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Lair of the Beasts: Ghostly Animals
By Nick Redfern
September 08, 2012
Back in the mid-1800s, the U.S. Army embarked upon a little-known, but fascinating, project to try and counter the severe problem of so many of its pack-horses dying in the overwhelming heat of the southwest, and particularly so in a certain part of the California desert – Death Valley.
Grim statistics made the military sit up and realize that trying to protect its horses from the power of the sun was no easy task at even the very best of times, never mind when they might be required to cross Death Valley. So, instead of trying to find a way to improve the situation for the animals, they decided to try their luck in a distinctly different direction. The plan was to replace the horses with animals far more used to treacherous temperatures: nothing less than a corps of camels.
For a few years, the Army pondered deeply upon the admittedly novel idea, with some elements of the military perceiving the whole thing as a brainwave, and others seeing it as a distinctly harebrained idea. But, in 1855, matters came to fruition when Congress finally allocated $30,000 to get the program on the move.
Certainly not a huge sum of money today, but, back then – more than a century and a half ago - it was most definitely enough for Major Henry C. Wayne to put together a team and take a ship, the USS Supply, to Smyrna, an old city on the Aegean Coast of Anatolia, where a deal was done to purchase a herd of camels.
Just under a year later, Wayne’s team was back on American soil, as were the four-legged, now-legal aliens from afar. Over the course of the immediate years ahead, further overseas purchases of camels were made, and they were all routinely used by the military in areas of the United States where dangerously high temperatures and a lack of regular water were always the order of the day. That situation changed drastically in 1861, however, with the outbreak of the American Civil War.
During the four year long conflict, in which North and South fought violently against each other, food reserves fell dramatically and soldiers did whatever had to be done to survive – which, on occasion, included slaughtering sizeable numbers of camels for their abundant supplies of meat. But, rescue was at hand.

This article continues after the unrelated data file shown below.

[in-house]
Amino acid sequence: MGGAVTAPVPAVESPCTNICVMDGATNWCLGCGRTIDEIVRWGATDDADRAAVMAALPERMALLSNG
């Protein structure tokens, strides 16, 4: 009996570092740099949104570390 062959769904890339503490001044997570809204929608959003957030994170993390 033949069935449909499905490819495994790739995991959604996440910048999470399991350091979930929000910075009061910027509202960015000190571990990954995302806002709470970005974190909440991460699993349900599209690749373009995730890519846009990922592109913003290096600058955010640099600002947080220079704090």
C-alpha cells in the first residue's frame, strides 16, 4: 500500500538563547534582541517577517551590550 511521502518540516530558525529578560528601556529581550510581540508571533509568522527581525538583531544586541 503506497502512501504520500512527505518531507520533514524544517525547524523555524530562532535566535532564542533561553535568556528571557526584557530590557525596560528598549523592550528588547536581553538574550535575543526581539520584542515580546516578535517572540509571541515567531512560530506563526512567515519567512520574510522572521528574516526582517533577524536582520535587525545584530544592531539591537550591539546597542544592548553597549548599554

Some of the camels were spared death and transferred to circuses and zoos. Others, however, were clandestinely released into the heart of the desert wilderness – usually during the dead of night - by those in the military who had not just the task of looking after the camels, but who had grown to love them, much as one would a pet dog or cat. Far better to give the camels at least a chance of freedom than to have them end up on someone’s dinner-plate, it was reasoned.
And there is good evidence that the camels in question not only survived in their new wild environment of the southwest, but thrived, too. Certainly, sightings of camels in the U.S. continued for decades – with the last reliable report surfacing from Douglas, Texas in 1941. Or, it’s more correct to say that the 1941 date marked the final sighting of a living, wild camel in the United States’ southwest. Now we have to turn our attentions away from the living to the dead.
From mid 1951 comes the story of one “Fat” Mack Mahoney, a prospector working in Death Valley who claimed to have seen a herd of seven camels roaming leisurely through the desert one scalding weekday afternoon.
For Fat Mack, just seeing the camels was astonishing enough alone; but watching them then dematerialize and vanish into a hazy green fog, that came out of nowhere, was even more so. Mahoney, who told his story in the early 1960s to a legendary collector and writer of paranormal tales, Frank Edwards, stood by his tale until his dying day in 1972.
A somewhat similar tale surfaced in 1962. The witness, Wendell Bishop, was floored by the sight of a solitary camel standing in a small gulley. More incredibly, sat atop the beast was a man dressed in a 19th century era military uniform befitting that of the south-based Confederates. Neither camel nor rider seemed to see Bishop, both remained rigidly still, and the only response to Bishop’s questions concerning what on earth man and beast were doing in the middle of Death Valley was complete silence.
But, Bishop did, eventually, get an answer of sorts. After a couple of minutes of loudly and somewhat worriedly stammering out questions from a distance of about fifty feet, Bishop was shocked to the core by the sight of the animal and its rider suddenly dissolving into absolute nothingness. For years, Bishop kept silent, only telling his wife, who finally blew the whistle on him decades later.
Nick Redfern’s new book, The World’s Weirdest Places, is available now.